Cele did not identify building - advocate
Pretoria - Former deputy police chief and procurement head Hamilton Hlela identified the Sanlam Middestad building as potential police accommodation, along with property tycoon Roux Shabangu, the inquiry into Bheki Cele's conduct heard on Monday.
Submitting closing arguments in the Tshwane council chambers, advocate Vincent Maleka SC, representing suspended police commissioner Cele, contested Hlela's earlier evidence, which suggested Cele had identified Shabangu's building.
"General Cele did not identify the building. It is not our client who identified the building. There is evidence to show that he [Hlela] and Mr Shabangu identified the building, not our client," said Maleka.
He said the evidence-leading team had failed to provide evidence to support its claim suggesting Cele had breached the Public Finance Management Act (PFMA).
"It is one thing to suggest that General Cele is guilty of contraventions of the PFMA. It's another thing if you don't put it to him that you have contravened this or the other section of the act," said Maleka.
"We have listened to the long, long argument by my learned friend [evidence leader Mbuyiseli Madlanga]. They have not told the board what provisions of the PFMA has General Cele contravened. How are we supposed to respond to this general claim?" asked Maleka.
Maleka scrutinised Hlela's evidence, submitted during the cross-examination phase of the inquiry. He said Hlela made several assumptions which he acted on without consulting Cele.
He countered earlier claims by the evidence-leading team which suggested Cele acted with a conflicting interest because he had a relationship with Shabangu.
"On our part, we have advised our client about making these admissions that are not based on evidence. There is no evidence at all to show the conflict of interest," said Maleka.
"The claim that somewhere, somehow there must be a relationship [between Cele and Shabangu] is one we are saying this board will be entitled to freely reject with contempt, as we do.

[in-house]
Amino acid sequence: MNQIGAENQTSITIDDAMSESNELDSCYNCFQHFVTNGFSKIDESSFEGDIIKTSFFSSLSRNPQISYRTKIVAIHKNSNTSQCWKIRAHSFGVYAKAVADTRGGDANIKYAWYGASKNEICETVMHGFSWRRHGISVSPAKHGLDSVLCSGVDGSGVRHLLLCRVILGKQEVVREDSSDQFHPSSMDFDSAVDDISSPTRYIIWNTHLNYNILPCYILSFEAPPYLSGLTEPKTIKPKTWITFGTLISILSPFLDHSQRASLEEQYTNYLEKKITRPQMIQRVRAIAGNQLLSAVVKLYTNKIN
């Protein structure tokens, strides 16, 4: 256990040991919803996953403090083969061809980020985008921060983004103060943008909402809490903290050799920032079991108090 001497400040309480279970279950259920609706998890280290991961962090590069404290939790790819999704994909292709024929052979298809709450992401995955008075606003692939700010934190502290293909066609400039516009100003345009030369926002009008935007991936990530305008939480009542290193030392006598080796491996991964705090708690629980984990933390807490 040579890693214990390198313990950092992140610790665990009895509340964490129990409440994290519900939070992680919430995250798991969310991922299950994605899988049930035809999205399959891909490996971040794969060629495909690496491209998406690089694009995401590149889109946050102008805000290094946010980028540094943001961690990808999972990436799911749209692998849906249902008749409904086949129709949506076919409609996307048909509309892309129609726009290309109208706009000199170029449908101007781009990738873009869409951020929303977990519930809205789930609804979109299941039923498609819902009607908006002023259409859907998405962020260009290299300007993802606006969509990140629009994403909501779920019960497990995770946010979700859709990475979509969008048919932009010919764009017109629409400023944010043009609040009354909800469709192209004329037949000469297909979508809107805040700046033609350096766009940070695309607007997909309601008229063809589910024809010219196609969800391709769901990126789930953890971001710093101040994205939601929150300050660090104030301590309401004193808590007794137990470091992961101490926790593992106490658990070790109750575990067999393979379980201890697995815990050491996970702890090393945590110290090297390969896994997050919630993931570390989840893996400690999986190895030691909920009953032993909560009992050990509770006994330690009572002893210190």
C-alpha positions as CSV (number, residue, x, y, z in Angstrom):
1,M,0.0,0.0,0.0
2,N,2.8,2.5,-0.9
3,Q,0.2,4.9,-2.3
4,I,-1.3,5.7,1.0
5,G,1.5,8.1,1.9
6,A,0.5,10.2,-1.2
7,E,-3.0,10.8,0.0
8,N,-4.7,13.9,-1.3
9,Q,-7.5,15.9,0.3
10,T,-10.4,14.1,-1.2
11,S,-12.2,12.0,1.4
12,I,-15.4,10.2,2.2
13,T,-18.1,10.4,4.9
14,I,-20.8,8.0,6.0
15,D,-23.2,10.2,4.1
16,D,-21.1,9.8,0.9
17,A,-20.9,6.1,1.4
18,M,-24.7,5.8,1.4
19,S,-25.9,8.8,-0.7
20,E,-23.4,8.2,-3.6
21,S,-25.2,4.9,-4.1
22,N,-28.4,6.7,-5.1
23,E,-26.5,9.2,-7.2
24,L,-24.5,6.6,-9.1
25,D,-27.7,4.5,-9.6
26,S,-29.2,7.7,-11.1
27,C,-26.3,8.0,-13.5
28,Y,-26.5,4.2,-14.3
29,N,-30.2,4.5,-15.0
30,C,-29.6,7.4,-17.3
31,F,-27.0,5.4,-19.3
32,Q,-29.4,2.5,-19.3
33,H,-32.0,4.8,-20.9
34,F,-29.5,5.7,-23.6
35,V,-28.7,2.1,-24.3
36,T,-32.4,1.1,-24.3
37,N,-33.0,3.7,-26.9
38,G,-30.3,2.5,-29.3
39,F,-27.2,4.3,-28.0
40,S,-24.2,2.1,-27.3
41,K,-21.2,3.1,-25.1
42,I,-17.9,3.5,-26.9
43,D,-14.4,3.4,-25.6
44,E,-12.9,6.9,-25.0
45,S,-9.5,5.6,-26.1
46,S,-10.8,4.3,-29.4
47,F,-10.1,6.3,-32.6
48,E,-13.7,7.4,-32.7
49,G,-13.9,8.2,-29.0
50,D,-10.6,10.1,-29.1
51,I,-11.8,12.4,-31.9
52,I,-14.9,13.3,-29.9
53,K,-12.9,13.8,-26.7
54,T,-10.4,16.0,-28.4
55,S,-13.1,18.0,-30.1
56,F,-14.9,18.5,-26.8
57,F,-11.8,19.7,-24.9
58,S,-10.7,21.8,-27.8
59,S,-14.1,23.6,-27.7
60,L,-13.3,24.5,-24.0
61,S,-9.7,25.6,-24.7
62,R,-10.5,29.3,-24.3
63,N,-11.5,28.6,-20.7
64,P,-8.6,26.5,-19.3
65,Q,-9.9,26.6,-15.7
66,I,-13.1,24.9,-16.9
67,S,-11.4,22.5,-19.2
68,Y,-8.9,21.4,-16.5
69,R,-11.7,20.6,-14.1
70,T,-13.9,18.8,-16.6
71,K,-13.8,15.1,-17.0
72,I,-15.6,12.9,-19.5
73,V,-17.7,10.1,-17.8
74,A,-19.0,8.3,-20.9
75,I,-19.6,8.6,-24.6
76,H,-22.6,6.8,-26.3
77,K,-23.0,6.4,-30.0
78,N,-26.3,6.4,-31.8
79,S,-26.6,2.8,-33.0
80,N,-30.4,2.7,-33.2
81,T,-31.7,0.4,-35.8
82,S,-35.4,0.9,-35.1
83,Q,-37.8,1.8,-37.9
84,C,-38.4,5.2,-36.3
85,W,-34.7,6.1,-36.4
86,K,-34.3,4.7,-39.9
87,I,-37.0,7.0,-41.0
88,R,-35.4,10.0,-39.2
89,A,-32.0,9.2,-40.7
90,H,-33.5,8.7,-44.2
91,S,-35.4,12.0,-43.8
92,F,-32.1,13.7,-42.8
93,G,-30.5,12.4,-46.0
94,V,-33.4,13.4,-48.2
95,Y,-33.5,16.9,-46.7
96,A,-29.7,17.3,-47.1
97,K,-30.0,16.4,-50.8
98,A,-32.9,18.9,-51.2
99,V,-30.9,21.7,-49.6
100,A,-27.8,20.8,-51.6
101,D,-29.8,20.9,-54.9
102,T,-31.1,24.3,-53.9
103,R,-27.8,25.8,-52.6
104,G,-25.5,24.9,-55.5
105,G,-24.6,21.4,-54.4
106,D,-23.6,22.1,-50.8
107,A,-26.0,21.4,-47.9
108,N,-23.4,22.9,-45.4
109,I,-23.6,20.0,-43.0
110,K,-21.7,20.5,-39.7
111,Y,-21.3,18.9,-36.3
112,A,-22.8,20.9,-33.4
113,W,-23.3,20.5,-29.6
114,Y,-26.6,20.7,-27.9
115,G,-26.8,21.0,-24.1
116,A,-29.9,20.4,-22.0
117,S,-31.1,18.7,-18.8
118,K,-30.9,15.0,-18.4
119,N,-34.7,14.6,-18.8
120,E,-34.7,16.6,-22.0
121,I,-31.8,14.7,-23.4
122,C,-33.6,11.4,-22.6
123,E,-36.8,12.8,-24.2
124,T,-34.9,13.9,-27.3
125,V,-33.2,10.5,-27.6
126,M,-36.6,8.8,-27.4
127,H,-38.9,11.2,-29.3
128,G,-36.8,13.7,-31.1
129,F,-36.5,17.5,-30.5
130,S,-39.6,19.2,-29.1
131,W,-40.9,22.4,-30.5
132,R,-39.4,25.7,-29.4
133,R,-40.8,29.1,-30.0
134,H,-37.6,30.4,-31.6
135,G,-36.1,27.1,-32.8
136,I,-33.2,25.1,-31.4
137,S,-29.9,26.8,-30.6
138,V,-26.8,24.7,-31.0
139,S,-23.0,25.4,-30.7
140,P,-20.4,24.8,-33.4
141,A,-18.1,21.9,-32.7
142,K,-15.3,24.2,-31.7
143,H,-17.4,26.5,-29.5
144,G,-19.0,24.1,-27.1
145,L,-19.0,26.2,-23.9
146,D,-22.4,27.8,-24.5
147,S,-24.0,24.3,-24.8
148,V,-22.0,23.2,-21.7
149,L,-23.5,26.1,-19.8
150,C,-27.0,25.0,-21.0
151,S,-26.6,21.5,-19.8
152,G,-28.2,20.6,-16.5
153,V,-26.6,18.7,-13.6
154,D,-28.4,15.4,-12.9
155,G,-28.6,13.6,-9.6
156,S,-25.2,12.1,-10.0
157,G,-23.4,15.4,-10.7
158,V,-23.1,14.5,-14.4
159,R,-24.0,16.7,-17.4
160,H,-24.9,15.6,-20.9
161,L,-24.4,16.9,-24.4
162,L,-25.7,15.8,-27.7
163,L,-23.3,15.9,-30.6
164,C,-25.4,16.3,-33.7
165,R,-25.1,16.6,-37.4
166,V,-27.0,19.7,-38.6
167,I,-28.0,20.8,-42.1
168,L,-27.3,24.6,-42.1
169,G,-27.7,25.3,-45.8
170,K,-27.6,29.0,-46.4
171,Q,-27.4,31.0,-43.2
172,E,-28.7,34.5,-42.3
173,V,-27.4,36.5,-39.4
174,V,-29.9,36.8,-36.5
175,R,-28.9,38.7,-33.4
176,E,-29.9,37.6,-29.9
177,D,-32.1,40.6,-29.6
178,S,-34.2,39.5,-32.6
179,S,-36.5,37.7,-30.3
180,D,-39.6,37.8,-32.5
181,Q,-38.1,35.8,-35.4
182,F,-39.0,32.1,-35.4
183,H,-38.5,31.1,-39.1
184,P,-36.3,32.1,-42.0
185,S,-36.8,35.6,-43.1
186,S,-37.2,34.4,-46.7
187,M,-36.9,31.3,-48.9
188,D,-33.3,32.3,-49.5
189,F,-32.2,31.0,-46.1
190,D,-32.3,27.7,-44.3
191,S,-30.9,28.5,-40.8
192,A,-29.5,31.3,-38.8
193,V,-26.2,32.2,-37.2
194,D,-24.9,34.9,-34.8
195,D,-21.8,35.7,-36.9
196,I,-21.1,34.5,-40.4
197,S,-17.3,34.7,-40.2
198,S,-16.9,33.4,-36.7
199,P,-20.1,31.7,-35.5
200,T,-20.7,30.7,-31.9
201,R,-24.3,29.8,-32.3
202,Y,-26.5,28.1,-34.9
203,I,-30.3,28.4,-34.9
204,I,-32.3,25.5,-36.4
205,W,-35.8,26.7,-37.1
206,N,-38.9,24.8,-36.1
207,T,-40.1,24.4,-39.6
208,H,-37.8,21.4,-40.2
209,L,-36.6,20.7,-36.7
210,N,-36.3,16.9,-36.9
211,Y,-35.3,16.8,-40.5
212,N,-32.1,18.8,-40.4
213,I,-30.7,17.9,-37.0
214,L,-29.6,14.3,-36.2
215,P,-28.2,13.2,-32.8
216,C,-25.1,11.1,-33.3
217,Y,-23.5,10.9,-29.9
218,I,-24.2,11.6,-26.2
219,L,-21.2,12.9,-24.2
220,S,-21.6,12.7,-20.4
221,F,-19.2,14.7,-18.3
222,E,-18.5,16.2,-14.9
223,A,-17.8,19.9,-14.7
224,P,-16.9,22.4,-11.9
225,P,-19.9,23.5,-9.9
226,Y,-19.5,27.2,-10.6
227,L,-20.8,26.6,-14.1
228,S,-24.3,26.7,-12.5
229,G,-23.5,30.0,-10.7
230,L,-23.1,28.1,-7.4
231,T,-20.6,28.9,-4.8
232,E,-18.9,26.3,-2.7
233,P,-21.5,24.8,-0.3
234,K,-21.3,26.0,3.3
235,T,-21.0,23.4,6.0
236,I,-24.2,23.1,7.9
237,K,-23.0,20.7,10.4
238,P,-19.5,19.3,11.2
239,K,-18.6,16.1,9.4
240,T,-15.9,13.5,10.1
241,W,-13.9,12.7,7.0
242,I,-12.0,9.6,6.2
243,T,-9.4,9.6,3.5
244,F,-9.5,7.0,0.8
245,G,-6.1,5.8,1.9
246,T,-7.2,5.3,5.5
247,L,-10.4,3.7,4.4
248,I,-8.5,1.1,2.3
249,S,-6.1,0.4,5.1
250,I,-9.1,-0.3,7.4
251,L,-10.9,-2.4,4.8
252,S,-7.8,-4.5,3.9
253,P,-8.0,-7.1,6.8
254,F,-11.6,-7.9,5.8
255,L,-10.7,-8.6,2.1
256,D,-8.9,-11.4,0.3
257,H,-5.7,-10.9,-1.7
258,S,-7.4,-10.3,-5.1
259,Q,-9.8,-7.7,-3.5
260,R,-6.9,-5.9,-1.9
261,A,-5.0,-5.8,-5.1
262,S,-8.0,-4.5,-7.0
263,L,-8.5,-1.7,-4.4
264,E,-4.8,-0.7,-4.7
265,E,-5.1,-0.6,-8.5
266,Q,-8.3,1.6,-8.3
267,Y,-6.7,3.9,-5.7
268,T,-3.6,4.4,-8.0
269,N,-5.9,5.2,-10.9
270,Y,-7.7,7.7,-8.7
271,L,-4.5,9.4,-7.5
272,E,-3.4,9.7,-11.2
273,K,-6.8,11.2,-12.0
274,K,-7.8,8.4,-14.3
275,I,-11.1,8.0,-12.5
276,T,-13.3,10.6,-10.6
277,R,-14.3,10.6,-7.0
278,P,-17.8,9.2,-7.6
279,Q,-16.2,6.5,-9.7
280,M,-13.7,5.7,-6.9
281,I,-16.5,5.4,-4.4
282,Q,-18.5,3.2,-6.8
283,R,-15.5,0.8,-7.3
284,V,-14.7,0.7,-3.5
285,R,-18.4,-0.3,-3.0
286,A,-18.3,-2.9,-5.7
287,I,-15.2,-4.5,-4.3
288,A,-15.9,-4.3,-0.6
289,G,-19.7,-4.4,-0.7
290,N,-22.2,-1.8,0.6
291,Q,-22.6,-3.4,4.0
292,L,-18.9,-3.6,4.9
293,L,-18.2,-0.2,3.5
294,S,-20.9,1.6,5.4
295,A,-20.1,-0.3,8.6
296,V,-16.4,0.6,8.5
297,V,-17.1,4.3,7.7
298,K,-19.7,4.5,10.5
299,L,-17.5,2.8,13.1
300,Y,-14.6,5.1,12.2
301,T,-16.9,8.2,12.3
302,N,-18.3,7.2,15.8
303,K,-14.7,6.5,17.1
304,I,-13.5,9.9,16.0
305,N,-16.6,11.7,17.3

"Regarding that incident in Boksburg [on 24 March 24 2010, where Hlela alleges Cele alluded to Shabangu] - why did he not get the name of the person who was going to call him?" asked Maleka.
He questioned why Hlela did not confirm with Cele if he had sent Shabangu, after getting a call from Shabangu relating to the procurement of Sanlam Middestad building in Pretoria for police office space.
"He formed his own impressions and does not test those impressions, even with the persons affected," said Maleka.
During cross-examination, Hlela told the board that Cele told him, in a hotel parking lot in Boksburg, that "someone" would call him about the procurement of office space.
Hlela testified that only Shabangu contacted him about a building, on the same day. Therefore, in his view there was no need to consult Cele about the developments.
Earlier, the evidence-leading team accused Cele of breaching procurement procedures by taking part in the "flawed leasing" of two buildings earmarked for police accommodation.
Madlanga dwelled on the July 5 alteration of initial police space requirements in a meeting between Shabangu, Cele and other police officials.
"General Cele wanted that particular building [Sanlam Middestad] to be procured for the police. He identified the building and went ahead to become an active participant in the leasing," said Madlanga.
"If he seriously has this attitude with regards to supply chain management, with all the respect that is due to him, we submit that he is a menace when it comes to compliance with the Public Finance Management Act and treasury regulations."
Madlanga said there was an "unexplained relationship" between Cele and Shabangu, which made Cele "compliant to all things Shabangu said". The unexplained relationship was an undeclared conflict of interest, he submitted.
He said Cele had acted dishonestly by not telling Hlela the name of the person who was going to call him about the accommodation procurement.
"It was a calculated move by General Cele. He did not tell General Hlela that Mr Shabangu owns a building and he will call you to discuss procurement processes.
"He was a bit cagey about the identity of the person who would call. That is why he didn't say who was going to contact General Hlela.
Madlanga said apart from misconduct, the "gross breach of the Public Finance Management Act alone warrants the board to recommend Cele's removal from office".
The board of inquiry, appointed by President Jacob Zuma and chaired by Judge Jake Moloi, is mandated to establish whether Cele acted corruptly, dishonestly, or with an undeclared conflict of interest in relation to two police lease deals signed with Shabangu.
It also has to determine his fitness to hold office, and his capacity to efficiently execute his duties.